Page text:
Having enjoyed watching Liverpool’s match at St James Park, I felt afterwards that the Reds had played reasonably well, albeit it was something of a missed opportunity not to win having faced only ten men for half of the game.
I was therefore surprised to log on to a Twitter timeline full of very strong criticism for the performance. I know I can be guilty of over-relying on the stats to assess how Liverpool play, but the numbers certainly demonstrate that Brendan Rodgers’ team did quite a bit right.
In the first half, the shot tally was pretty equal, with the Geordies shading it nine to seven (excluding Liverpool’s penalty) What matters most though are shots in the box, and the Reds lead this by six to nil in the first forty-five minutes:
Unfortunately for Liverpool, Cabaye was able to score with a shot that started outside of the above picture, never mind the penalty box! I keep fluctuating between blaming and pitying Mignolet for the goal, but it’s certainly fair to say he probably didn’t have the best view of it, and that’s before it swerved away from him and towards the corner.
We can see in the image on the left that Cabaye received the ball when only just inside the Liverpool half. Prior to this weekend, just five of the ninety-nine chances that have been created outside of the final third were scored in the Premier League this season, illustrating how rare it is to pick up the ball in an area such as this and be able to score.
Yet the formerly want-away Frenchman did exactly that, and left Liverpool to try to get their way back into the match.
The Reds were able to do that just before half time, as Steven Gerrard scored his 100th Premier League goal from the penalty spot. The Liverpool skipper now has eight goals against Newcastle, meaning that he is only scored more against Aston Villa. More on him later…
Mapou Yanga-Mbiwa was sent off as a result of giving away the penalty, leaving with the Reds around fifty minutes to break down the Geordies. It’s something of a cliché, but I think this was a match where facing ten men hindered Liverpool, rather than helped them.
Newcastle have been giving away a lot of shots and goals this season, and at home they would normally be expected to open up and attack. But with a point to protect, and then two more once they had taken the lead, the Magpies were happy to defend in numbers to try to see the match out, as this screen shot illustrates well:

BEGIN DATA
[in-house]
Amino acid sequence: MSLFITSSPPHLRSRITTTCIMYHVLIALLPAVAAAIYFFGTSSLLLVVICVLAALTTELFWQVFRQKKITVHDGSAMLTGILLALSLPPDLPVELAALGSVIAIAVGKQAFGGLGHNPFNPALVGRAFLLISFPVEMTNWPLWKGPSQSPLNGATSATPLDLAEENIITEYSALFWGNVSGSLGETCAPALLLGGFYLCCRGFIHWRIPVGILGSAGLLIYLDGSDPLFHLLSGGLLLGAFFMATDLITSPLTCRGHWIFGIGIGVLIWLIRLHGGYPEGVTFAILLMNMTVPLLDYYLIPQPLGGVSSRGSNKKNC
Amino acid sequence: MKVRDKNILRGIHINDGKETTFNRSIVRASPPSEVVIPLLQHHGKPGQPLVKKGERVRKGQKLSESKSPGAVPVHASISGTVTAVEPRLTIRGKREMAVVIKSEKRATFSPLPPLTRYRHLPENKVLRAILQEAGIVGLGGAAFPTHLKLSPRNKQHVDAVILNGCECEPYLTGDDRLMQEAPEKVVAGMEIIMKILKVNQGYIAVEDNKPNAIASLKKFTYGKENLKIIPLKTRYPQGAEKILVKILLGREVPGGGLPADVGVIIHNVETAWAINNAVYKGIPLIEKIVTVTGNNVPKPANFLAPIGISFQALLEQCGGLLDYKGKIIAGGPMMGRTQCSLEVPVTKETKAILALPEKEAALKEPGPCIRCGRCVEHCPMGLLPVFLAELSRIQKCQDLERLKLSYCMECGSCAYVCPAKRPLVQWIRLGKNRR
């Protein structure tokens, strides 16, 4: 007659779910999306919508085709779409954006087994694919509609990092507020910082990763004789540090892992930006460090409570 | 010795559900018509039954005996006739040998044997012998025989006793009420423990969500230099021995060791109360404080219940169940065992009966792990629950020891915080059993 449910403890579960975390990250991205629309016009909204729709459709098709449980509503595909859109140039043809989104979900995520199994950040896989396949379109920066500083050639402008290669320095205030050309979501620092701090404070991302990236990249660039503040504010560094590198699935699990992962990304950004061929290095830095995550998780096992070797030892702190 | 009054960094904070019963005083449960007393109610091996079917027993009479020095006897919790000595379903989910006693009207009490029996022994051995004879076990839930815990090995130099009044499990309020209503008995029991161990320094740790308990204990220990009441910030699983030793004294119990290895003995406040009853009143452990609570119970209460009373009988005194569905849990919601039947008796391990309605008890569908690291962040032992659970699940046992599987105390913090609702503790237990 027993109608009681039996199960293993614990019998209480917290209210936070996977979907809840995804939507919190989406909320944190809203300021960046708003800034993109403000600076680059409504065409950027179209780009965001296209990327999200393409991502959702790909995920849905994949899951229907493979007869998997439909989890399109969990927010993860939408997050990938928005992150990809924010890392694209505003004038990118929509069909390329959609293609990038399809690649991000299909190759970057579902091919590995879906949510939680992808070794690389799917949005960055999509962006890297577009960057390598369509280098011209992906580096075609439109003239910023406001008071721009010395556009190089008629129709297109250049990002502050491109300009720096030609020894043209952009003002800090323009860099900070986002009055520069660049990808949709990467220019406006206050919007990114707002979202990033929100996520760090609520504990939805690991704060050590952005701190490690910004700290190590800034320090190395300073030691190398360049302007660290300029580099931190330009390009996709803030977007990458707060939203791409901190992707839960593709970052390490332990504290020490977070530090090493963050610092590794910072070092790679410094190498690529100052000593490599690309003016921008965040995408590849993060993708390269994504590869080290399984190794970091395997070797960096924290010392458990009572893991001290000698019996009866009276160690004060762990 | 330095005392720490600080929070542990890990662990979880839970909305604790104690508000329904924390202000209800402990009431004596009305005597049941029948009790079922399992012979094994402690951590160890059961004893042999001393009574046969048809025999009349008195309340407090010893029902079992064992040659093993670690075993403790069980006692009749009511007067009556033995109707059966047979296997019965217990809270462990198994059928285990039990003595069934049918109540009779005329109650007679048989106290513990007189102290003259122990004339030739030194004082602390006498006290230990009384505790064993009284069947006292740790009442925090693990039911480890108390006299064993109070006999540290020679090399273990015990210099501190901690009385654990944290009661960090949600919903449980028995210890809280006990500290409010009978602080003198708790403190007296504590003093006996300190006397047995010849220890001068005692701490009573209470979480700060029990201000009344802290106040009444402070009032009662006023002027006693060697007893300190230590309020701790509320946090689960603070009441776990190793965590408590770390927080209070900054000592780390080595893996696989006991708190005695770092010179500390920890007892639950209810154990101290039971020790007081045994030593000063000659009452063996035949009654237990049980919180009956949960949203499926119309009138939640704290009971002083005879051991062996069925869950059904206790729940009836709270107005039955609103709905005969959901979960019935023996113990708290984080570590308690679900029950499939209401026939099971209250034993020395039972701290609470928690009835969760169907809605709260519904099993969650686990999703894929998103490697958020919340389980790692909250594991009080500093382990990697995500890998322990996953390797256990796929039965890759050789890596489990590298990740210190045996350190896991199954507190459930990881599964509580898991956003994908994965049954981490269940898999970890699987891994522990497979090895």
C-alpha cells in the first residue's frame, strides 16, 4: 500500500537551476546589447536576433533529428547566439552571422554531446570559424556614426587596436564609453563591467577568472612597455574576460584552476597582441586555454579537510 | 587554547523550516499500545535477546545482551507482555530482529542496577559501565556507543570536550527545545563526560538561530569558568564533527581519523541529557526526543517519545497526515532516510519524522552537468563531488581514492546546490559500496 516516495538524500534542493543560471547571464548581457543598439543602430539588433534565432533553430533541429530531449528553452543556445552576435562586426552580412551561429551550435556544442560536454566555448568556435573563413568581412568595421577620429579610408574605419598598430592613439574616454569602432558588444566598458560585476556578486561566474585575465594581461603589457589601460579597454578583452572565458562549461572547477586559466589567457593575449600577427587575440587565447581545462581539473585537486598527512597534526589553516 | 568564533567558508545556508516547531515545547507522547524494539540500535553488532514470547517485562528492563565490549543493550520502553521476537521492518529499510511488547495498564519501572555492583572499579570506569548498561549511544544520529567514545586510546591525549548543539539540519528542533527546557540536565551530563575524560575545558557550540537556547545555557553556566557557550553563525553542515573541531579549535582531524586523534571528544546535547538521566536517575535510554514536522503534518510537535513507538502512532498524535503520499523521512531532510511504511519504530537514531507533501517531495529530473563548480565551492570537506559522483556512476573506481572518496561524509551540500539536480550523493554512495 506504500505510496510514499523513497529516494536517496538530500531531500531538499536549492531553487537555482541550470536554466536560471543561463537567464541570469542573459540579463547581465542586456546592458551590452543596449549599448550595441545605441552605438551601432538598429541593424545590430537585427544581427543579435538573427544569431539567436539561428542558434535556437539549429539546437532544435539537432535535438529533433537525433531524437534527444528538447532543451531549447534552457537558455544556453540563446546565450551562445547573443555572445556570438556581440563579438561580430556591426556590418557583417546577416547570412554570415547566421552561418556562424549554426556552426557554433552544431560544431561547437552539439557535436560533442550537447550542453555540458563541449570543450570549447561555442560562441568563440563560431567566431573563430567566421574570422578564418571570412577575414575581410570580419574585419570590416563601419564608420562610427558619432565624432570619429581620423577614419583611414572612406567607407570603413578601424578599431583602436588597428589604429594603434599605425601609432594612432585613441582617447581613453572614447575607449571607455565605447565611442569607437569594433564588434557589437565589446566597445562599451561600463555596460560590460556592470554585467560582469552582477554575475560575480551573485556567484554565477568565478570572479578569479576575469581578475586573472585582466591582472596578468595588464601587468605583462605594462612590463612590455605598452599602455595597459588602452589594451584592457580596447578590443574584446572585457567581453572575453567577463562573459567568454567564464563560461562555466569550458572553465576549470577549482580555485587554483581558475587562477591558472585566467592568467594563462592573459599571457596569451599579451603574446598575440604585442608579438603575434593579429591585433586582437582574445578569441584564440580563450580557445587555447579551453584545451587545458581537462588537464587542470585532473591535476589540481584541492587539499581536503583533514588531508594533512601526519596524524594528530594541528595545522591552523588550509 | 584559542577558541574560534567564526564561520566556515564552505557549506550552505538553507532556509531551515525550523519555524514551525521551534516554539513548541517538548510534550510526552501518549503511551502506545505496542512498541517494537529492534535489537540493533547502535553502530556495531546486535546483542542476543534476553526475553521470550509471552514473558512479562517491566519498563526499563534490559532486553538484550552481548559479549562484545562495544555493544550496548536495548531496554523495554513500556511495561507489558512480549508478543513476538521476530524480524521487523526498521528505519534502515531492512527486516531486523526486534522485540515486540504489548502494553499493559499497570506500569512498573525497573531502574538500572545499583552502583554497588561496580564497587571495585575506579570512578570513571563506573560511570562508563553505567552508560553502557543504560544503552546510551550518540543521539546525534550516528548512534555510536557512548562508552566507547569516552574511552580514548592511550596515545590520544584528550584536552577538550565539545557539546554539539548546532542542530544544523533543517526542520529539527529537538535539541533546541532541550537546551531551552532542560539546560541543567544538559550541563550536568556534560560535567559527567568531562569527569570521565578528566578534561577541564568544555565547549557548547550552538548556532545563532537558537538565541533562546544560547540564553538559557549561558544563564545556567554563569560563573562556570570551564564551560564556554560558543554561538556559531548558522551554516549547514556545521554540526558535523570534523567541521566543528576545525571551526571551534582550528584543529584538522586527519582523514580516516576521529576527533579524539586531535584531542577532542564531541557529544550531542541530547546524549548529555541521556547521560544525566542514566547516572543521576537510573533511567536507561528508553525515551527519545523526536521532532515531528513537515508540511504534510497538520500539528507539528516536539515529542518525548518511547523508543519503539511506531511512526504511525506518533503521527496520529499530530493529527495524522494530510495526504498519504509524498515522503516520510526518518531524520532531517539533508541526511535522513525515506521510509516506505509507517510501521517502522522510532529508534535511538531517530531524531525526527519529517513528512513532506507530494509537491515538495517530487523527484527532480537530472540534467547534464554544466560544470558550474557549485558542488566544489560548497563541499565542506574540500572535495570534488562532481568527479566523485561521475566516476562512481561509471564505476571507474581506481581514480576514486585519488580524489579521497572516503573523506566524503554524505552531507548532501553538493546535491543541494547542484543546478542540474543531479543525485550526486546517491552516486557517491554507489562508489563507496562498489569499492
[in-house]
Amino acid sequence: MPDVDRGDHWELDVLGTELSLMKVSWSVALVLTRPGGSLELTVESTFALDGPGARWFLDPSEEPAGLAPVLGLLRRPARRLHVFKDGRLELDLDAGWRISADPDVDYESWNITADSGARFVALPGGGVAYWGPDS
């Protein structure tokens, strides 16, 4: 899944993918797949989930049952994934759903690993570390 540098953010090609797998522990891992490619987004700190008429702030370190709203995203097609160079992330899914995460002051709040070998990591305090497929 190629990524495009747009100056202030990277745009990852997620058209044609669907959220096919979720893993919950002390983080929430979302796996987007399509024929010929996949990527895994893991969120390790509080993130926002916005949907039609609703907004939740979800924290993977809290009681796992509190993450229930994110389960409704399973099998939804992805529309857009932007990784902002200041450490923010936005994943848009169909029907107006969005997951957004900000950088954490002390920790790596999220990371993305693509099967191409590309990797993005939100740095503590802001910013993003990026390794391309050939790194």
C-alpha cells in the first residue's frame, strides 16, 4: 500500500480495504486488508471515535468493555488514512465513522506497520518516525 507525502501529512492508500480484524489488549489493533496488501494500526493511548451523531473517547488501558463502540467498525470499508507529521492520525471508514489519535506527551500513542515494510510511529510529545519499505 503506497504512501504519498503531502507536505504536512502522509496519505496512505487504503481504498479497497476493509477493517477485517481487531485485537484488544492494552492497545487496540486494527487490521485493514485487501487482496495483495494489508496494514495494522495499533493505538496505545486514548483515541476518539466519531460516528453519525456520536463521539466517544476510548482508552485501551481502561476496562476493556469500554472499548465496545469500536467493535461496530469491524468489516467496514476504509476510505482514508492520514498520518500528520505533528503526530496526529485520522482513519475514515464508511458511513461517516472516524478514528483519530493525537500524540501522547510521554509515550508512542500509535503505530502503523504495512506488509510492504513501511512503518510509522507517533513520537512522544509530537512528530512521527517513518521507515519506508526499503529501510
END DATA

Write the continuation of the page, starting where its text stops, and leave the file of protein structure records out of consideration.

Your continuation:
Liverpool have the ball about thirty five yards from goal, and eight of Newcastle’s nine out-fielders are behind the ball, including the back four who are very close together in the area in order to deny the Reds any space. Liverpool had more than enough of the ball in the second half (by completing more passes in the opening seven minutes than Newcastle did in the whole of the second period), but were unable to create many goalscoring opportunities in the best areas.
Although Liverpool created twelve open play chances in the second half, compared to just four in the opening forty-five minutes, seven of them were outside the penalty area, which demonstrates how well the Geordies were keeping Rodgers’ men at bay.
The Reds attempted a very high twelve through balls during the match but only completed three; they may have had more joy going wide to stretch the defence more. The second equaliser was an example of the benefits of going a little wider, and Cissokho created his first chance of the season from a similar place, only for Suárez to strike the bar.
Liverpool had to settle for a point, and whilst they are still two points up on last season’s corresponding fixtures overall, this definitely felt like a ‘what might have been’ match. Newcastle deserve a lot of credit though, as they defended very well once they were reduced to ten men, and so were good value for their point.
My Stats Zone Star Man for the Reds this week is Steven Gerrard; for Liverpool the skipper attempted (99) and completed (90) the most passes overall, the most passes in the final third (finding a colleague with 39 out of his total of 45), created the most chances (six) and made the most tackles (4). He also set new records for 2013/14 pass combinations too, so is fully deserving of the accolade this week.
Recent and related posts you might like:
Liverpool’s Most Successful Formation Is… – …not the one you might think!
Tipping Point? – If Liverpool defeat Newcastle, then Rodgers might have the plane high enough…
Second Half Slump? Controlling The Result – Although Liverpool have had some poor second halves in 2013/14, they’ve had better control than you might think…
LFC Pass Combination Heatmaps 2013/14 – A look at which players have been most involved pass-wise, and who they’ve linked up with in every league match this season.